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Stakeholdering, Millenials and Vision

Developing Vision with Millennials in Mind


Throughout my career I have had the honor of working with senior leadership teams to develop their organization's vision.  This effort culminates with a vision statement, or an aspirational declaration of what the organization will become over time.  With artistic craftsmanship, this simple phrase serves to inspire, engage and unite all stakeholders across the unit, division or the enterprise (depending on the scope) in their commitment toward a common goal.  As a result of participating in the visioning process, the leadership team agrees upon the future direction, which drives consistency in strategy development, decision-making, and actions throughout the organization.


Although 'visioning' has seemingly fallen out of fashion, its purpose is arguably more valuable today than ever.   An increasingly diversified workforce adds to the challenge of engaging, motivating and uniting the workforce toward a shared goal.  While organizations aim for consistency and efficiency, a one-size-fits-all approach can be ineffective in appealing to every individual and engaging them toward change.  And yet, ensuring every employee knows where the organization is headed and how it will get there is fundamental in a strong change strategy.


A recent client engagement illustrated just how strongly a vision can satisfy the needs and values of a diverse workforce.   Struggling to agree on a statement that captured the future direction of the organization, a frustrated leadership team nearly gave up on the effort entirely.   The mere mention of the term "vision" was met with overt resistance among some of the members and was viewed as a fluffy, nice-to-have, but "not a business necessary endeavor" by others.  Ironically, the same leadership team repeatedly shared the goal of becoming the "employer of choice" and the destination employer for fresh talent entering the workforce (millenials).  I leveraged this desire to attract and retain young, cutting-edge talent as a way to re-frame the importance of their visioning effort, re-engaging the team toward a final push that resulted in a shared vision for the organization. 


Some of the characteristics that differentiate millenials from their preceding generations include:  a need for meaningful work, a heightened sense of optimism, a yearning to give back to society and make the world a better place.  And yet, a large portion of this generation is either just beginning their professional journey, or under the legal age of employment.   Since world-changing outcomes are less likely a direct result of work performed in junior positions or entry-level jobs, linking the contributions of these roles to something greater can provide an indirect way to satisfy these millenials' needs.  As such, compelling visions may be more important way to bridge this gap.   One can easily get lost in the banality of exacting precision in spreadsheets if goals are not aligned to those of the broader organization.  But, even the most mundane tasks can take on greater importance if every employee's contributions advance something important such as "A just world without poverty"1 or "A world where everyone has a decent place to live"2.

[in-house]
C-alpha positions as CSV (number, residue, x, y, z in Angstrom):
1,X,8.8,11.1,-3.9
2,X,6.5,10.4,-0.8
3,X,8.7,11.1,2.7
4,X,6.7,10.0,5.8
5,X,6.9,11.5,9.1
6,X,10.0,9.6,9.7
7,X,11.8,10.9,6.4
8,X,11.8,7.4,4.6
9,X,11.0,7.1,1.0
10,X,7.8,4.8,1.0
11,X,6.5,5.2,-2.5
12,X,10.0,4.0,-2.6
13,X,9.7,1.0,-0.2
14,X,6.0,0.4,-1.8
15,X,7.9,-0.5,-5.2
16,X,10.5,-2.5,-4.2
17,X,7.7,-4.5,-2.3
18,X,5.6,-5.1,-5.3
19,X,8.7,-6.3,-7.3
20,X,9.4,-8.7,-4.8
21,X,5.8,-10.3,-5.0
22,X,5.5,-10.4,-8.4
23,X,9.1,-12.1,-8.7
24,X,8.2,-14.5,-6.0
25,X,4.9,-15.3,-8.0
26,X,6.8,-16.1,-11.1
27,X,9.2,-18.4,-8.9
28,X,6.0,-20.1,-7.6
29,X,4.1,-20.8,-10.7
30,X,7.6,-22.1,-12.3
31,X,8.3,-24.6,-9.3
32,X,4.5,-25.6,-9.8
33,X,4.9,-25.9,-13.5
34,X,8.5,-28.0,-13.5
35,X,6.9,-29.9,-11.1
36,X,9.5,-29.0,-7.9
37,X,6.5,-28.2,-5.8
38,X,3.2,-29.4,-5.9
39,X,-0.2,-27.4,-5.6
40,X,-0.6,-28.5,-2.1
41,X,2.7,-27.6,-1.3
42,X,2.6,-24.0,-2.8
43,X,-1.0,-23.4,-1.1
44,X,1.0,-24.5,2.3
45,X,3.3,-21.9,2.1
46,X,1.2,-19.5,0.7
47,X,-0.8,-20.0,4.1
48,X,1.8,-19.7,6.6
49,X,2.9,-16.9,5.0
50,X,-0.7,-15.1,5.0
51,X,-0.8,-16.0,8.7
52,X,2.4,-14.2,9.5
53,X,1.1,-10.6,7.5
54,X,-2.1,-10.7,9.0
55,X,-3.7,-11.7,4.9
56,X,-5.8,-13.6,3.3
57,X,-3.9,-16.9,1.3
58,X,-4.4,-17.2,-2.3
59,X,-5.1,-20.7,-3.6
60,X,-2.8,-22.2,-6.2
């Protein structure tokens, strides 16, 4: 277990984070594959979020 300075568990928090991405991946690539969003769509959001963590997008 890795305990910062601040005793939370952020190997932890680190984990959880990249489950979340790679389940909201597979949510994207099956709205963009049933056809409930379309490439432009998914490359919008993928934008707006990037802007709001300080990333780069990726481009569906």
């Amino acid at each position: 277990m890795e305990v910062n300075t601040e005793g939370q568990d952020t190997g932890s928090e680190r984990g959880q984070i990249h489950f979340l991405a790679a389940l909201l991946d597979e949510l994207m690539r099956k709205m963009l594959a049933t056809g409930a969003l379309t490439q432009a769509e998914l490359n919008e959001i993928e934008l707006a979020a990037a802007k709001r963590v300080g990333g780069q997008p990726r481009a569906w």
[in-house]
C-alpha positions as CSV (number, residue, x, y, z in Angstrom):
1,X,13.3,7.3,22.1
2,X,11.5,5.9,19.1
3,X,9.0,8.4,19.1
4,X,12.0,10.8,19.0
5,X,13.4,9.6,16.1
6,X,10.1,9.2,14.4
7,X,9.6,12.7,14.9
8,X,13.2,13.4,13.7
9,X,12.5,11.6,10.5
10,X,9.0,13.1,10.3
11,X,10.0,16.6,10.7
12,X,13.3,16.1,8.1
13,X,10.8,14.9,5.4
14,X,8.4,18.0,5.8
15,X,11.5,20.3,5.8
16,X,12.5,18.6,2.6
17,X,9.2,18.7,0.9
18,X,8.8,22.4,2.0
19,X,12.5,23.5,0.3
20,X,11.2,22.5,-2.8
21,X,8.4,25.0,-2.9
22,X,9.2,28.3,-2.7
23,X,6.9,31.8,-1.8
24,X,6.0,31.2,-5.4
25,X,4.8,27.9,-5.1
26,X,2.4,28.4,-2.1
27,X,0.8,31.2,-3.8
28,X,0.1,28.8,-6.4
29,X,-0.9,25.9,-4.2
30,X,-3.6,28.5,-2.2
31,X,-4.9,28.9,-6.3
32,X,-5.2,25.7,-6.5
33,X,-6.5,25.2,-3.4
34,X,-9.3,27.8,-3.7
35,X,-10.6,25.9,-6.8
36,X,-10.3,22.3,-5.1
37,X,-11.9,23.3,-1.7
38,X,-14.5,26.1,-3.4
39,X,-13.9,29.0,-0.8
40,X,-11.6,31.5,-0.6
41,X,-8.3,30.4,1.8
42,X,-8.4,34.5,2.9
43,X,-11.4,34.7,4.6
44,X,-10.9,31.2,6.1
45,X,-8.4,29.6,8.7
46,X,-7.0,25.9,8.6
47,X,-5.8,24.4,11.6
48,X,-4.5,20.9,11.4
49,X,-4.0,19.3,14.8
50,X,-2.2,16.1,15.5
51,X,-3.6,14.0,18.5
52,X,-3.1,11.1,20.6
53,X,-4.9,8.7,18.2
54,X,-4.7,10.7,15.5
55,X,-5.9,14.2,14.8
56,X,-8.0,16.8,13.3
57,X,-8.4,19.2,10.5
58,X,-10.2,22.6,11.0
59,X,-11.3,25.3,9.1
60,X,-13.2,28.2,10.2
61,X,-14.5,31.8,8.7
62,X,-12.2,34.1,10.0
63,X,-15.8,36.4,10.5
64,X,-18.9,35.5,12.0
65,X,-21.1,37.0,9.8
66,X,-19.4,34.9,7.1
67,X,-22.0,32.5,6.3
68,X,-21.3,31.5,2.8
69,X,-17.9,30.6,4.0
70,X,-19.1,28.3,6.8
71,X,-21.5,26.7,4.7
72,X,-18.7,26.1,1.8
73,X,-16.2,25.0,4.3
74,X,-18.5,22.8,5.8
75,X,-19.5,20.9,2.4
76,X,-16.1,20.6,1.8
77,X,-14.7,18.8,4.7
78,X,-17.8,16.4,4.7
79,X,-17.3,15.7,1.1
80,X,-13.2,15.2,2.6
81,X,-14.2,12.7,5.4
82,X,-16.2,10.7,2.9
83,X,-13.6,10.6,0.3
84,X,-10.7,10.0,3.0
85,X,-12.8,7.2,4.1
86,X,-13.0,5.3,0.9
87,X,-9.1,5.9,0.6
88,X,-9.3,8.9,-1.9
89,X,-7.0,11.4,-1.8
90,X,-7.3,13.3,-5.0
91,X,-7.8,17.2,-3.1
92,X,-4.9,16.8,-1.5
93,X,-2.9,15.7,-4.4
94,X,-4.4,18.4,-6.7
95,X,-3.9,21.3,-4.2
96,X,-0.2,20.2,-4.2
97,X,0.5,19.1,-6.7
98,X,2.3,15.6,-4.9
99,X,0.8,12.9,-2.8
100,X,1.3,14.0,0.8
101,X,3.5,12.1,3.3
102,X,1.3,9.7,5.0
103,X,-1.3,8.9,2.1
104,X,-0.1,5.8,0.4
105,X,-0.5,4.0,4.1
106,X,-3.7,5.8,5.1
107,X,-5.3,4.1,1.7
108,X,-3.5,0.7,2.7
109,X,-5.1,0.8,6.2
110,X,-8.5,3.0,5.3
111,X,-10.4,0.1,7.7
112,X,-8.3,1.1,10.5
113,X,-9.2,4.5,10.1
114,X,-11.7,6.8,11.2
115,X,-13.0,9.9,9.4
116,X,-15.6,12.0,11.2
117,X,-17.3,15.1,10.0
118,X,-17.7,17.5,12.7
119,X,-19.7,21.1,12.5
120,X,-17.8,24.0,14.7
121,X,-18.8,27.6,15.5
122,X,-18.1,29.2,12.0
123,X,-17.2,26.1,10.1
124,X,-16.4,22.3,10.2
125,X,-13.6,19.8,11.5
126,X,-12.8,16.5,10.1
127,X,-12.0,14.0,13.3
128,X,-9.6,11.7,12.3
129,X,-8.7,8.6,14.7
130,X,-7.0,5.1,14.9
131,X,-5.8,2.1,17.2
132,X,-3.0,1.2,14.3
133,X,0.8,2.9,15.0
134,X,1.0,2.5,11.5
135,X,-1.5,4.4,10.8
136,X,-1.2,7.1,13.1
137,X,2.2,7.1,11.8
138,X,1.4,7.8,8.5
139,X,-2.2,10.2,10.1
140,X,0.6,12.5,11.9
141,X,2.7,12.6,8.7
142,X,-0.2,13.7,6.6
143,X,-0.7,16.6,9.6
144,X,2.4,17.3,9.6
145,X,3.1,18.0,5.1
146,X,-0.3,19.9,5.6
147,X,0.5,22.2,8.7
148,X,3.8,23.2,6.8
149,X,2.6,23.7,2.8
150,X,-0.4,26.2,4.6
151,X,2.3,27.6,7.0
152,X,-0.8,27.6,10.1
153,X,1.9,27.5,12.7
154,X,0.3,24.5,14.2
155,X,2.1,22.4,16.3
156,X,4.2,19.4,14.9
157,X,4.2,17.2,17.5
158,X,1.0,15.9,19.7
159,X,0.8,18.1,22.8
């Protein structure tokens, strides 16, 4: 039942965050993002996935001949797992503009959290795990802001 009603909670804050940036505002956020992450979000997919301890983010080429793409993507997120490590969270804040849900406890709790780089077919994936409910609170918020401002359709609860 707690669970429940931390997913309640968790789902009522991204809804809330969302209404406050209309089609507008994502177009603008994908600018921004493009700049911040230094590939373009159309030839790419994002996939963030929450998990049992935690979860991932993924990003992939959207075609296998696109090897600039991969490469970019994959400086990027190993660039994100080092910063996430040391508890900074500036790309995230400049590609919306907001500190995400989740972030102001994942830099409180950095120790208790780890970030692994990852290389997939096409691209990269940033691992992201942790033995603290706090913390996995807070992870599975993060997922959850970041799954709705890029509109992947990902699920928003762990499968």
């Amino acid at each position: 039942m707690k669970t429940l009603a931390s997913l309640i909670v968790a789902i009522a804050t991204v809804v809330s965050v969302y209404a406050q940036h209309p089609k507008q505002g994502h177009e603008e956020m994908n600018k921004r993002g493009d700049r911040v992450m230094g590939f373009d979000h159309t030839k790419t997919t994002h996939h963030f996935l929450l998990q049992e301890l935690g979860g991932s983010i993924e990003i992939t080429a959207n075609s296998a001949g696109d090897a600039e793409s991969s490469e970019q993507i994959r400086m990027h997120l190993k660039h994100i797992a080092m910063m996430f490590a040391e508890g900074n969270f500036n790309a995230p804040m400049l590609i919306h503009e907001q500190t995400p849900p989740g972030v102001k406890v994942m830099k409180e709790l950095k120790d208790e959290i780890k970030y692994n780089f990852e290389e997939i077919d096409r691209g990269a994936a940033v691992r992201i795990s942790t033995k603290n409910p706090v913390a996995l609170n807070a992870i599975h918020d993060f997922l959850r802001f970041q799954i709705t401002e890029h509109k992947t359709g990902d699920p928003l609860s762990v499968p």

In the client experience I referenced earlier, re-framing the vision's importance in light of the target population for recruitment efforts brought about renewed momentum and enabled the leadership to finish developing their vision. It also gave me an opportunity to reflect. 


As I support leaders and their client organizations through change, I don't always get the opportunity to support the visioning process.  But, most change and transformation efforts require a solid understanding of the needs, desires and fears of various stakeholders - whether it's for the purposes of developing key messages and content for communications, or approaches to training and knowledge transfer.  Now, I'm not suggesting further segmenting stakeholders by generation, any more than I would advocate further distinguishing whatever stakeholder groups we identify by gender, marital status or any other classification.  I am suggesting that being mindful of generational differences adds another lens by which I can advance my understanding of stakeholder needs, and thus improve my chances of appealing to, or reaching a greater number of individuals.  It is only by creating compelling key messages and delivering them in a way that resonates with everyone, that I can effectively make change happen - one individual at a time.   Embracing the different values and needs that distinguish the generations might help me get just a little bit closer to reaching this goal.


1 Oxfam's Vision

2 Habitat for Humanity's Vision


This is an important article since many folks lose track of how various generations prefer to be engaged. Thanks for sharing.

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